It’s a thirteen year old vehicle so anything could happen with it - I’d suggest that if it dies in the line of duty, you just take it on the chin, if it’s due to their carelessness they buy it.
Leaving a car sitting for 9 months won't be doing it any favours, so if they can be trusted sounds like a good idea to sign it over to them and then transfer it back. Adds another keeper to the registration certificate, but not really an issue on a 12 year old car.
> Registered keeper - them?
Deffo, if you ask me. You don't want to be the registered keeper of a car that somebody else is keeping for nine months. The registered keeper of a car is not necessarily the owner.
It's even possible that the DVLA might take a dim view of it. I had a run in with them a few years ago because they'd decided to charge me with failing to declare a change of registered keeper on a motorbike I owned donkeys years ago. (All the letters etc. went to an address I hadn't lived at for over a decade, so the first I heard of it was when the bailiffs tracked me down to my current address chasing up the unpaid fine.)
I don't know if it's still the case, but at the time apparently the DVLA were very keen to start enforcing those sorts of minor offences much more rigorously than they used to and levy fines. Almost like they were a bit strapped for cash or something.
If you can trust them, obviously so, then no real issues, it is better than just letting it stand. They could just be asked to start it and take it for a run out every weekend say, if you are worried about them using it too much. Whatever the case i would personally just add them as a named driver on your policy, the easiest quickest option. if you expect them to use it all the time, then you could get you policy changed to you being the named driver and them the main driver which also keeps the policy running.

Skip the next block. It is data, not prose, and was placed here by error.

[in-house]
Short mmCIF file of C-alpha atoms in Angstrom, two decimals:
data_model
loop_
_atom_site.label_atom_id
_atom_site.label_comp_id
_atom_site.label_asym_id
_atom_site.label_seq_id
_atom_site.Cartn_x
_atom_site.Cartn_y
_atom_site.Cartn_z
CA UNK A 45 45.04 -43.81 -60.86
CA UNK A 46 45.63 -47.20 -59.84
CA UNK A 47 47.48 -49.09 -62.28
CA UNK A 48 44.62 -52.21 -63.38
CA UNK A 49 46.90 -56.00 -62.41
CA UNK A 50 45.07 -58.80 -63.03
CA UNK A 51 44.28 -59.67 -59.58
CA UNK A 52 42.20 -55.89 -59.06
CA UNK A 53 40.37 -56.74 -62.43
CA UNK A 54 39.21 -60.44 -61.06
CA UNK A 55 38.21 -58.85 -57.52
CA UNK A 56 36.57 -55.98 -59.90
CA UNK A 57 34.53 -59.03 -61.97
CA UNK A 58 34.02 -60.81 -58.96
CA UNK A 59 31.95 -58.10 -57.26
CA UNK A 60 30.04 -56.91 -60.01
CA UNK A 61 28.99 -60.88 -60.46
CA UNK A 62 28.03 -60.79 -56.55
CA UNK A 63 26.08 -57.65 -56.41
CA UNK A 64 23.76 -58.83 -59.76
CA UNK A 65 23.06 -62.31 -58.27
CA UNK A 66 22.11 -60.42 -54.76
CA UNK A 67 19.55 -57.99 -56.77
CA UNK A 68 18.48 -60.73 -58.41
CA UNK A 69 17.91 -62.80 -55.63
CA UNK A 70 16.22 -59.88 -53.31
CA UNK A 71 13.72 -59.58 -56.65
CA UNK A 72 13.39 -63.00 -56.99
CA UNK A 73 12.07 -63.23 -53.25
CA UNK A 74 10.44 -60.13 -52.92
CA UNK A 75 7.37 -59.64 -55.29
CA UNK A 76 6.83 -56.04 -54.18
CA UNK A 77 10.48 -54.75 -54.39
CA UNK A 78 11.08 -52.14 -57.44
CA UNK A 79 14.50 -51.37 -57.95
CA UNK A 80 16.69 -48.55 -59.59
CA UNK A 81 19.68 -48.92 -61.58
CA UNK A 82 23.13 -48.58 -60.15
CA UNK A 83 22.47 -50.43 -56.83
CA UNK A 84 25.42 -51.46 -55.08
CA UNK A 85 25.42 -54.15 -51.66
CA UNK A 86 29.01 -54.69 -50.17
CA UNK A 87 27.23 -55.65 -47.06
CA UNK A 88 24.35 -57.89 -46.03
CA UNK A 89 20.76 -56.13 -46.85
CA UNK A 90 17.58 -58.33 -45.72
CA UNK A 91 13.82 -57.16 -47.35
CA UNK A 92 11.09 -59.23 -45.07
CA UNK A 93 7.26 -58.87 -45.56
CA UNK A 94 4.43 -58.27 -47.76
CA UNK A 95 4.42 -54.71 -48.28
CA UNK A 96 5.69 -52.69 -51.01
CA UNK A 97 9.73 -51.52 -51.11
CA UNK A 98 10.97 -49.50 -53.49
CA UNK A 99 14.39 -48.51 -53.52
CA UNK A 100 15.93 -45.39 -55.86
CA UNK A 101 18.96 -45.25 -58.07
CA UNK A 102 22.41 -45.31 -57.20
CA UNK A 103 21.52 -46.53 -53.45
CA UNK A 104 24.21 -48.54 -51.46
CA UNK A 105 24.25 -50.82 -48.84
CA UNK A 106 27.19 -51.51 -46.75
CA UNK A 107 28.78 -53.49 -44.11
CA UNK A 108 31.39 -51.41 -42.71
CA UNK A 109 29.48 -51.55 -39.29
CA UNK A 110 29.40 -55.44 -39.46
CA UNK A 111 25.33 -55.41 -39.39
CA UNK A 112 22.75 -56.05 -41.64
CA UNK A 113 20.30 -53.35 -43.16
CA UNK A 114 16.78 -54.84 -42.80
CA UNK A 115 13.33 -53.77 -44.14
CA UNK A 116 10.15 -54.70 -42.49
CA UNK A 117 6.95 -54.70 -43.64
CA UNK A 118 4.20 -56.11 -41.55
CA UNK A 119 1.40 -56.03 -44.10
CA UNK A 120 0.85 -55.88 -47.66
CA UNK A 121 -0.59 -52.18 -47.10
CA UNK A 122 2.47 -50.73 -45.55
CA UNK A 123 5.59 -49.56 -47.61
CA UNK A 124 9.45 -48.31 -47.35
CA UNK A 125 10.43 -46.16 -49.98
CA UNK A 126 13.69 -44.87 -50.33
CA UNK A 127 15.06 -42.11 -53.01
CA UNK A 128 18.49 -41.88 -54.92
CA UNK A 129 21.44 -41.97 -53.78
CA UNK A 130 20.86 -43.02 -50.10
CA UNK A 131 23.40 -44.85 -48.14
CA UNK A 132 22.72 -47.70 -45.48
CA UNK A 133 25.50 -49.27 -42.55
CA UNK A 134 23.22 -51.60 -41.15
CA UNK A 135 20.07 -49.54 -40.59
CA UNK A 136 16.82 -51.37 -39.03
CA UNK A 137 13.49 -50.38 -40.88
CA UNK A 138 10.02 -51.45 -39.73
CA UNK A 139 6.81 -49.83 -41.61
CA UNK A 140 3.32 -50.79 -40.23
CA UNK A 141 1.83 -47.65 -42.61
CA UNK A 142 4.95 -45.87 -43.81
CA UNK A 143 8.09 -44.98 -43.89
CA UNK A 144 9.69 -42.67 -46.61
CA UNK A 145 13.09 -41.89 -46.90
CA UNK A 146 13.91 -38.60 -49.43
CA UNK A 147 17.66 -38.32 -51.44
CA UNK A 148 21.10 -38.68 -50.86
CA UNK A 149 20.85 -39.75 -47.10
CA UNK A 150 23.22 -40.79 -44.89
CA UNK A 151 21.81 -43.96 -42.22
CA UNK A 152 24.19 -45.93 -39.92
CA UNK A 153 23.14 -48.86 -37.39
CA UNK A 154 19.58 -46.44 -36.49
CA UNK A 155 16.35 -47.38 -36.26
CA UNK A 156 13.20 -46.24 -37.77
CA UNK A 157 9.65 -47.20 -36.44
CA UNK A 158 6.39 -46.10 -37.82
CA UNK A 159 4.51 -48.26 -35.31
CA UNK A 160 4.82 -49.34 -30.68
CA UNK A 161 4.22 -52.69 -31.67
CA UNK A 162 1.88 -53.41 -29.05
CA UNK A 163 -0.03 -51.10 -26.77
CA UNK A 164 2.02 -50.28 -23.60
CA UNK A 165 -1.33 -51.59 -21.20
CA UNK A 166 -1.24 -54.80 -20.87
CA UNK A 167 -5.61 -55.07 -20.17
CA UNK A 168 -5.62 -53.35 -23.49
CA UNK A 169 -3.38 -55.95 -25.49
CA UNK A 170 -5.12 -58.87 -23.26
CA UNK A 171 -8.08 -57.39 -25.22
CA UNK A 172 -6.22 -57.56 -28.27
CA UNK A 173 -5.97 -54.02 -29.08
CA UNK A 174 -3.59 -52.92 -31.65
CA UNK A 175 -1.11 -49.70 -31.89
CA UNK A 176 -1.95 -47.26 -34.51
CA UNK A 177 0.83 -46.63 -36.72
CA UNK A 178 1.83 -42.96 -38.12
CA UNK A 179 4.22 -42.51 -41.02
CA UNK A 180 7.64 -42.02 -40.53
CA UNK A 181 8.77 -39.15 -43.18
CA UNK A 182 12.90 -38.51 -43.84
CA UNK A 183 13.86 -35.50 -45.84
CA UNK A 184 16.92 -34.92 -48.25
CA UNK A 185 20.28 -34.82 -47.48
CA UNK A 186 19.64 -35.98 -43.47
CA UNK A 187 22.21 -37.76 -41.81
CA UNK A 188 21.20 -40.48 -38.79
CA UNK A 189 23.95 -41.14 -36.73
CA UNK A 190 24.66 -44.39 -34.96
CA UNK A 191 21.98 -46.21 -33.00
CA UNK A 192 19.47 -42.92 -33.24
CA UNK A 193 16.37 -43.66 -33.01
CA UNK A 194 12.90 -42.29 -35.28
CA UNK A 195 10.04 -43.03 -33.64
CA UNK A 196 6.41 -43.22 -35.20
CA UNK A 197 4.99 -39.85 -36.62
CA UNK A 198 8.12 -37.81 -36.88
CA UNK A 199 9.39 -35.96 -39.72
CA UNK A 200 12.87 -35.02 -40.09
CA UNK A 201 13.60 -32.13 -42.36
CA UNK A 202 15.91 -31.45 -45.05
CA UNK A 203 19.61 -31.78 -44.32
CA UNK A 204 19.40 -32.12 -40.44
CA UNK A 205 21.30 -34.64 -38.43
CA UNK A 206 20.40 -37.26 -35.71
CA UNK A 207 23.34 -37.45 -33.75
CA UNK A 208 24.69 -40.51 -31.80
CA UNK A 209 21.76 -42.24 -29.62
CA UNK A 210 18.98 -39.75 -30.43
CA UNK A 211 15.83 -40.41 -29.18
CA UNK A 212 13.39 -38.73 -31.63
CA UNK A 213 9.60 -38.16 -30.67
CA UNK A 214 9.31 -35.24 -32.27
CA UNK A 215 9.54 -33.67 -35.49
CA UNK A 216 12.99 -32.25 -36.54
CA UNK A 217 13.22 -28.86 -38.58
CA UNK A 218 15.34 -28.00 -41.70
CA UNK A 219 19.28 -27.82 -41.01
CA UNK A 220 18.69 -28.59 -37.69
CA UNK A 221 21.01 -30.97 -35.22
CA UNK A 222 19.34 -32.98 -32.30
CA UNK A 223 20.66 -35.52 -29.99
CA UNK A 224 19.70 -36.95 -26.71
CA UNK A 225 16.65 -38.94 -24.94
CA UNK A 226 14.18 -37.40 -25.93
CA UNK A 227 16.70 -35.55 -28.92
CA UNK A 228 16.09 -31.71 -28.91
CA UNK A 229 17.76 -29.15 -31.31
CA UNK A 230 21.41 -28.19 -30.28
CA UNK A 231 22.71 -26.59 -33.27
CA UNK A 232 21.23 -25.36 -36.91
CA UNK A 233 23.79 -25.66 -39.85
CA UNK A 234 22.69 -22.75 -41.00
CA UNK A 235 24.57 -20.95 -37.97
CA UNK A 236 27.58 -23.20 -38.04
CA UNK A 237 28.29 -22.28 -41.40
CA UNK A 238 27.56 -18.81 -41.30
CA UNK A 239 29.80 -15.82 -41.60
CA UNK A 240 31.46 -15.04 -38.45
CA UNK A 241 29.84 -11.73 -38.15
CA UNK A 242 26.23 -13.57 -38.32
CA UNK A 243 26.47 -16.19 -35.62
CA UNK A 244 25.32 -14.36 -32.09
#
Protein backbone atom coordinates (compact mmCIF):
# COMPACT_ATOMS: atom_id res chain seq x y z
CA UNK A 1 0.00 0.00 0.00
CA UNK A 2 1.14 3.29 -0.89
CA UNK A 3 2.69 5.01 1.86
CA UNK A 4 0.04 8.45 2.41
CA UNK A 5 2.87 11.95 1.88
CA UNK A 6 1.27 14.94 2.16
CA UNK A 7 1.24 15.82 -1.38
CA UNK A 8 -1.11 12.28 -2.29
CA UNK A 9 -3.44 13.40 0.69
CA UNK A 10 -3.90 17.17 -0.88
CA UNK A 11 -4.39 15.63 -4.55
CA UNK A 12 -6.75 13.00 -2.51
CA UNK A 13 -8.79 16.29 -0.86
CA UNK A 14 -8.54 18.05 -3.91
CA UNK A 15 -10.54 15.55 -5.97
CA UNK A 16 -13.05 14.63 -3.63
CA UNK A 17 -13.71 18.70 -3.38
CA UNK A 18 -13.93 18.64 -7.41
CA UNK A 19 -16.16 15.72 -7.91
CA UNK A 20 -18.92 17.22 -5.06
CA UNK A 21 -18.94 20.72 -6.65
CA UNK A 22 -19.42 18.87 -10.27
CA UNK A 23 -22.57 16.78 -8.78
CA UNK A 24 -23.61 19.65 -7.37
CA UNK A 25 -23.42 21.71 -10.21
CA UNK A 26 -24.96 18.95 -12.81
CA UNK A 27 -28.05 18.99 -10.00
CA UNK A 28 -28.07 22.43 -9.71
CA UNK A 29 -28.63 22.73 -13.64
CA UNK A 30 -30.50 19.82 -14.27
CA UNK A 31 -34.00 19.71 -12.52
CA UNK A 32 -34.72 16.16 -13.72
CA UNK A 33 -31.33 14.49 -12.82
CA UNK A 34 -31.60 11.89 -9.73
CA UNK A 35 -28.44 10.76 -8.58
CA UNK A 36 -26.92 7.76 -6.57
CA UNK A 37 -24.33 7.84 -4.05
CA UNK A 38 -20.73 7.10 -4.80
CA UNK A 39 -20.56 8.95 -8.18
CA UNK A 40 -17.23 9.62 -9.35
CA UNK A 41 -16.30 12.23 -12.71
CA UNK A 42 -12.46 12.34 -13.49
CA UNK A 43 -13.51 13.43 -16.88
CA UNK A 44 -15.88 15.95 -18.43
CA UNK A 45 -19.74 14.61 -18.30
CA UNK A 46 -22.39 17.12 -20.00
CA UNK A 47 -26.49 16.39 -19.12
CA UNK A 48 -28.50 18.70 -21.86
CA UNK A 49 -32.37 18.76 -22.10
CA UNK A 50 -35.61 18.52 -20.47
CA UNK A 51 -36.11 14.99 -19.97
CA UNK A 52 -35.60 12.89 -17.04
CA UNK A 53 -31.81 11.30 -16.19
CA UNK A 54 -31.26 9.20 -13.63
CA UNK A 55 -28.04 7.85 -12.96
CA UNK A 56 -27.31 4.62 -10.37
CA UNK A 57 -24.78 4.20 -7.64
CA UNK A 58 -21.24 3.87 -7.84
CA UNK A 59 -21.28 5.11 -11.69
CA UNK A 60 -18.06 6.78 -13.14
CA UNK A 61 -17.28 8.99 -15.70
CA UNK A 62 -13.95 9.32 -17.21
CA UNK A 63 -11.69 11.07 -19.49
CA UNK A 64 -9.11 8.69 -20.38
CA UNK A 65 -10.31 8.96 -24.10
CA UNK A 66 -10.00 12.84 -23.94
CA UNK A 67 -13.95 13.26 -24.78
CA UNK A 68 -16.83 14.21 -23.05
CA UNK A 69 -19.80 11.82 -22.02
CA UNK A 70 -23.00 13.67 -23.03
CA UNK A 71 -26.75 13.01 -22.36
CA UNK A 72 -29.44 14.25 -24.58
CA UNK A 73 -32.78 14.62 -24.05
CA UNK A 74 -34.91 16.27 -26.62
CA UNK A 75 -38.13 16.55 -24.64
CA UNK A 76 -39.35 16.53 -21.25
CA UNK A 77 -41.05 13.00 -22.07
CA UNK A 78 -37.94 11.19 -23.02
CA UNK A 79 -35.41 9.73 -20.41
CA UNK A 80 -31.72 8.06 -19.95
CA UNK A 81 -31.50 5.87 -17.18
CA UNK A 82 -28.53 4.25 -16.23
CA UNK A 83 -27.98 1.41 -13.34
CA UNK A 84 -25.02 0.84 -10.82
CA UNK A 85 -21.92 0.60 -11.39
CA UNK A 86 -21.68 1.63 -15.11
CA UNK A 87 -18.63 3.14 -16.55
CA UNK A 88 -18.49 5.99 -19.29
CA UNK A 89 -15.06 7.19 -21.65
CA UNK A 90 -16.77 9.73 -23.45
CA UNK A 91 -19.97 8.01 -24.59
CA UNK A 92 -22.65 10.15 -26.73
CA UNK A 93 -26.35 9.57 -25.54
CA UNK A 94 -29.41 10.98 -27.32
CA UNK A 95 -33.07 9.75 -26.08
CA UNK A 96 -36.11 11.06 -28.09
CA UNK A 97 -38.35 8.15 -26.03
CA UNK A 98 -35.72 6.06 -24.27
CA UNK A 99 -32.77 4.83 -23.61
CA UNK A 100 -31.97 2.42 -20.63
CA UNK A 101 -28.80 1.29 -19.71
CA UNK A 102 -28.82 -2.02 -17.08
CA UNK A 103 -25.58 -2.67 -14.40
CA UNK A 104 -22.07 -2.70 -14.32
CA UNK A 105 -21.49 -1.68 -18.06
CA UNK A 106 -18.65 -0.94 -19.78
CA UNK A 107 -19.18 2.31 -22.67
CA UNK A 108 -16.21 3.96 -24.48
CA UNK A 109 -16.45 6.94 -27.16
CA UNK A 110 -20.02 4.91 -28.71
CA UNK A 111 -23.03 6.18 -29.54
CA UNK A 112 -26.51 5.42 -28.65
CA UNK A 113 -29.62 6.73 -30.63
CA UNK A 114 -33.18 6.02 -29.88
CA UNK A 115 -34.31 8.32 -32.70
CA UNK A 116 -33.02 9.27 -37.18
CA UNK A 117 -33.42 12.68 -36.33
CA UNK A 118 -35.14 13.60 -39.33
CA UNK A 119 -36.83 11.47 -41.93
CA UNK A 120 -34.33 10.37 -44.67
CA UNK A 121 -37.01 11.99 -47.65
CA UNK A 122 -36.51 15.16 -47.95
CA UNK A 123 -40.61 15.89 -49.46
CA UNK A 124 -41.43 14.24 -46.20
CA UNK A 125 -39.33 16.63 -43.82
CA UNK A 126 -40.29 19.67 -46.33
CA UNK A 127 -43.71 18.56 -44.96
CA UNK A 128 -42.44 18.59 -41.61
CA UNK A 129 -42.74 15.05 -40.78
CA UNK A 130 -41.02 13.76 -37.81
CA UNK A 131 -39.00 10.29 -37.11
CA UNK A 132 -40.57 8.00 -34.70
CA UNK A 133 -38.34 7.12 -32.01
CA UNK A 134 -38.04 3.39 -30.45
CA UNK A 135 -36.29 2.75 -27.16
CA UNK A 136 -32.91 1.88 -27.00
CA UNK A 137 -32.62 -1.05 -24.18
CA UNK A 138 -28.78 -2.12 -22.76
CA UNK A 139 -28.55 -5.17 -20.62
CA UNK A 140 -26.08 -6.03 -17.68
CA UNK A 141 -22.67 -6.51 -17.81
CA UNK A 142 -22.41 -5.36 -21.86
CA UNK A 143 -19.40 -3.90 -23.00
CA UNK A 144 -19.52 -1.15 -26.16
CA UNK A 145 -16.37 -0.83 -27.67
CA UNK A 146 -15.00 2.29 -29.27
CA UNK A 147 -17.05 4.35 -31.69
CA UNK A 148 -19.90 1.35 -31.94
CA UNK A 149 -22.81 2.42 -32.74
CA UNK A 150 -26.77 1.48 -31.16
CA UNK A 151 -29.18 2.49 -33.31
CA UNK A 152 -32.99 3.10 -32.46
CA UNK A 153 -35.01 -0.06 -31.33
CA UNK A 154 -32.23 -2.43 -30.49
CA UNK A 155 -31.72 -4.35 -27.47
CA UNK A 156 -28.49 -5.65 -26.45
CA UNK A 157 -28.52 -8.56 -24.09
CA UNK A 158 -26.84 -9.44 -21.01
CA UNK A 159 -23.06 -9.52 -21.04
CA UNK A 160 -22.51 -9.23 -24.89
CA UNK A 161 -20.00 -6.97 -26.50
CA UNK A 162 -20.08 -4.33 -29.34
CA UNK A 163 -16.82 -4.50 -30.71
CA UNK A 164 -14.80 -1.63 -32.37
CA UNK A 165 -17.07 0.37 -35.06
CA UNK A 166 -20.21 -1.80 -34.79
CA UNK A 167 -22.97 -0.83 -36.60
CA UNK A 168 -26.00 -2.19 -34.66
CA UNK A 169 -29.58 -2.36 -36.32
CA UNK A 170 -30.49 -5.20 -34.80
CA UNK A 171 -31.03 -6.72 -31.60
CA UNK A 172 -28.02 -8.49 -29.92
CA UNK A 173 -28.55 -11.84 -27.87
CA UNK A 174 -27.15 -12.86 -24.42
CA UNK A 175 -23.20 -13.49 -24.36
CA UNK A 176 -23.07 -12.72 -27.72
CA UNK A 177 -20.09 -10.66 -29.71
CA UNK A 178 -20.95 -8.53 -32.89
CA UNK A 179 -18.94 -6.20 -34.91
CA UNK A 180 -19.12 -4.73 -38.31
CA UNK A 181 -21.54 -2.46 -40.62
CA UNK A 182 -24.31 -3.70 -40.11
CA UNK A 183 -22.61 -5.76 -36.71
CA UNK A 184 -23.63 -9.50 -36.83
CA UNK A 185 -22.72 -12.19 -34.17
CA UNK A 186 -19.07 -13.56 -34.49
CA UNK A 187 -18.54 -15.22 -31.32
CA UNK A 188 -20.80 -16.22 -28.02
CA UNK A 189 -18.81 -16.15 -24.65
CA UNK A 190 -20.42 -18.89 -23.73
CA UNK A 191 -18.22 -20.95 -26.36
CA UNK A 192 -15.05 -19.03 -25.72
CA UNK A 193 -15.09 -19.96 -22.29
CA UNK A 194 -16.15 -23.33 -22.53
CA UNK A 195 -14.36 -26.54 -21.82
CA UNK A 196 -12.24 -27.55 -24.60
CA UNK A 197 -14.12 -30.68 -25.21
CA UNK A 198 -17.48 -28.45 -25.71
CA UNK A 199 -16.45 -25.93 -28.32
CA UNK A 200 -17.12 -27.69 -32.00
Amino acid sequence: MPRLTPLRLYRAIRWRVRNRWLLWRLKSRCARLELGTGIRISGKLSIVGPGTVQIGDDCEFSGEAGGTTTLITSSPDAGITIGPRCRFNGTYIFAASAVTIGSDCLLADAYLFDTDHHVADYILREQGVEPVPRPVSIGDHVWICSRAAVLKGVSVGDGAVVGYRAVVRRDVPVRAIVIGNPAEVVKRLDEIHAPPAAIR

Many thanks for all of the responses - it’s really useful.
I hadn’t realised the registered keeper and owner could be different - that would definitely be the way to go by the sound of it.
> It’s a thirteen year old vehicle so anything could happen with it - I’d suggest that if it dies in the line of duty, you just take it on the chin, if it’s due to their carelessness they buy it.
This was my thinking. If it died then I can decide whether it’s worth repairing based on whatever quote comes for the work. If they write it off then we can decide what would happen before starting the loan.
Honestly I would just sell it and buy another one when you get back. Or give it to this guy.
If they don't mind paying a bit over the odds, there are easy options for insuring a car you aren't the registered keeper of temporarily - the Cuvva app is one of them - it is specifically intended for driving someone else's car.
> Honestly I would just sell it and buy another one when you get back. Or give it to this guy.
For a car of that age, having one your trust is pretty important. It’s worth about £3-3.5k based on autotrader prices (from dealers anyway). And I wouldn’t fancy buying a car of that age/mileage that I don’t know in that kind of price range.
If we knew what we wanted in a years time I’d consider selling to then buy something newer, but who knows what we’ll want in 12 months.
There is a lot to be said for a trusted car, we hung on to the wife's 07 yaris for far more years than we should have done because it never let us down but it got to the point that we were spending more on wearing parts like brakes and tyres than it was worth.
Touching wood the replacement (a 2016 Berlingo) has been fine for tye 6 months we have had it.
If I trusted a friend I would put the car in their name rather than add them to your insurance, your risking your no claims.
The understanding would be they give it back in the same condition as it is now, if they use it loads they service it and maybe replace the tyre's, if they don't use it much don't worry about it and chalk up the loan to good karma.